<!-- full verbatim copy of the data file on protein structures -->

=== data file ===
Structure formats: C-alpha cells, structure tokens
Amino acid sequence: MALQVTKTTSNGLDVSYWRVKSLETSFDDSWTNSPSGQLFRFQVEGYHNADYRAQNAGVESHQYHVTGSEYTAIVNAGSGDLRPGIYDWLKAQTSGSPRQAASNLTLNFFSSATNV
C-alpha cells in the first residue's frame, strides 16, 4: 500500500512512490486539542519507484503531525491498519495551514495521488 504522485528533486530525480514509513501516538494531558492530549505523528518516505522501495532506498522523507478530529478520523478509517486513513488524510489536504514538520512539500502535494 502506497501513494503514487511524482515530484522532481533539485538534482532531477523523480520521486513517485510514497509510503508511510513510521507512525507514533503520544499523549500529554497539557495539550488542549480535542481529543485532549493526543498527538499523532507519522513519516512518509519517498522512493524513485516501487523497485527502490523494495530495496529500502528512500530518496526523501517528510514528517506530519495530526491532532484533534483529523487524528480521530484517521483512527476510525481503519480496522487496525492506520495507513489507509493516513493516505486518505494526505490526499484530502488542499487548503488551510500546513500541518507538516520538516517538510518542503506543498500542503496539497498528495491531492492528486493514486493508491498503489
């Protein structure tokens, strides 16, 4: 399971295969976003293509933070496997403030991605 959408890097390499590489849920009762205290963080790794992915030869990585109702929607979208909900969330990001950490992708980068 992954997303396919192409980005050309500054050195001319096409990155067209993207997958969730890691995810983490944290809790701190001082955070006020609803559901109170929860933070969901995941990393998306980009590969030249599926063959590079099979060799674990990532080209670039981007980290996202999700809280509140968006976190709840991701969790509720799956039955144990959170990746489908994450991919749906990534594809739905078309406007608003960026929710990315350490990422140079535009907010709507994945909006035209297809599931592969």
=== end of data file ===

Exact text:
Structure formats: C-alpha cells, structure tokens
Amino acid sequence: MALQVTKTTSNGLDVSYWRVKSLETSFDDSWTNSPSGQLFRFQVEGYHNADYRAQNAGVESHQYHVTGSEYTAIVNAGSGDLRPGIYDWLKAQTSGSPRQAASNLTLNFFSSATNV
C-alpha cells in the first residue's frame, strides 16, 4: 500500500512512490486539542519507484503531525491498519495551514495521488 504522485528533486530525480514509513501516538494531558492530549505523528518516505522501495532506498522523507478530529478520523478509517486513513488524510489536504514538520512539500502535494 502506497501513494503514487511524482515530484522532481533539485538534482532531477523523480520521486513517485510514497509510503508511510513510521507512525507514533503520544499523549500529554497539557495539550488542549480535542481529543485532549493526543498527538499523532507519522513519516512518509519517498522512493524513485516501487523497485527502490523494495530495496529500502528512500530518496526523501517528510514528517506530519495530526491532532484533534483529523487524528480521530484517521483512527476510525481503519480496522487496525492506520495507513489507509493516513493516505486518505494526505490526499484530502488542499487548503488551510500546513500541518507538516520538516517538510518542503506543498500542503496539497498528495491531492492528486493514486493508491498503489
């Protein structure tokens, strides 16, 4: 399971295969976003293509933070496997403030991605 959408890097390499590489849920009762205290963080790794992915030869990585109702929607979208909900969330990001950490992708980068 992954997303396919192409980005050309500054050195001319096409990155067209993207997958969730890691995810983490944290809790701190001082955070006020609803559901109170929860933070969901995941990393998306980009590969030249599926063959590079099979060799674990990532080209670039981007980290996202999700809280509140968006976190709840991701969790509720799956039955144990959170990746489908994450991919749906990534594809739905078309406007608003960026929710990315350490990422140079535009907010709507994945909006035209297809599931592969």